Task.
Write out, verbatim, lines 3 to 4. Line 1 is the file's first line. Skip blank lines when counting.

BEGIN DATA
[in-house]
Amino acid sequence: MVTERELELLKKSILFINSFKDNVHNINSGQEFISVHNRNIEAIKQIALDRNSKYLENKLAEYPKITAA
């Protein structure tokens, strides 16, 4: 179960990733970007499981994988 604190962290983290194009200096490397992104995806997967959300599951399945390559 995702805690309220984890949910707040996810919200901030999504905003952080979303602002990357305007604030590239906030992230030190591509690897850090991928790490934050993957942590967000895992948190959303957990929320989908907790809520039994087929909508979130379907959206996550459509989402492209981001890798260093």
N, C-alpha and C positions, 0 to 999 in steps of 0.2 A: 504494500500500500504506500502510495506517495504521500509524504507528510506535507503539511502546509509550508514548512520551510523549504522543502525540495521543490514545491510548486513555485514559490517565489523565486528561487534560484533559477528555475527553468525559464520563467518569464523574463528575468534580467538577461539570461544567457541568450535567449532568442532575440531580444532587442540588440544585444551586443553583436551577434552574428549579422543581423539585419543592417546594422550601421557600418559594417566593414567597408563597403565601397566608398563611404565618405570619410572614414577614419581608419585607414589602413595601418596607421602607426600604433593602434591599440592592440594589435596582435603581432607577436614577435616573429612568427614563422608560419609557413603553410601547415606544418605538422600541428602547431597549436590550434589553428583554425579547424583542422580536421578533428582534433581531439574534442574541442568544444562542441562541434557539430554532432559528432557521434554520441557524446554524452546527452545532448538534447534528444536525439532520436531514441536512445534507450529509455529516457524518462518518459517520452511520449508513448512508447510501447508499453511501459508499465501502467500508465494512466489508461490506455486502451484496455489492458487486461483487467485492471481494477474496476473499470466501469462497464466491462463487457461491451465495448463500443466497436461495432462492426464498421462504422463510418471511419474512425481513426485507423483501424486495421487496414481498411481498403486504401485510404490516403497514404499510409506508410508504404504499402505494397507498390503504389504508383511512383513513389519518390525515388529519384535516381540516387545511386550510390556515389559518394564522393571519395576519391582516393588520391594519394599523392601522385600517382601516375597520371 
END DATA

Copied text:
């Protein structure tokens, strides 16, 4: 179960990733970007499981994988 604190962290983290194009200096490397992104995806997967959300599951399945390559 995702805690309220984890949910707040996810919200901030999504905003952080979303602002990357305007604030590239906030992230030190591509690897850090991928790490934050993957942590967000895992948190959303957990929320989908907790809520039994087929909508979130379907959206996550459509989402492209981001890798260093």
N, C-alpha and C positions, 0 to 999 in steps of 0.2 A: 504494500500500500504506500502510495506517495504521500509524504507528510506535507503539511502546509509550508514548512520551510523549504522543502525540495521543490514545491510548486513555485514559490517565489523565486528561487534560484533559477528555475527553468525559464520563467518569464523574463528575468534580467538577461539570461544567457541568450535567449532568442532575440531580444532587442540588440544585444551586443553583436551577434552574428549579422543581423539585419543592417546594422550601421557600418559594417566593414567597408563597403565601397566608398563611404565618405570619410572614414577614419581608419585607414589602413595601418596607421602607426600604433593602434591599440592592440594589435596582435603581432607577436614577435616573429612568427614563422608560419609557413603553410601547415606544418605538422600541428602547431597549436590550434589553428583554425579547424583542422580536421578533428582534433581531439574534442574541442568544444562542441562541434557539430554532432559528432557521434554520441557524446554524452546527452545532448538534447534528444536525439532520436531514441536512445534507450529509455529516457524518462518518459517520452511520449508513448512508447510501447508499453511501459508499465501502467500508465494512466489508461490506455486502451484496455489492458487486461483487467485492471481494477474496476473499470466501469462497464466491462463487457461491451465495448463500443466497436461495432462492426464498421462504422463510418471511419474512425481513426485507423483501424486495421487496414481498411481498403486504401485510404490516403497514404499510409506508410508504404504499402505494397507498390503504389504508383511512383513513389519518390525515388529519384535516381540516387545511386550510390556515389559518394564522393571519395576519391582516393588520391594519394599523392601522385600517382601516375597520371 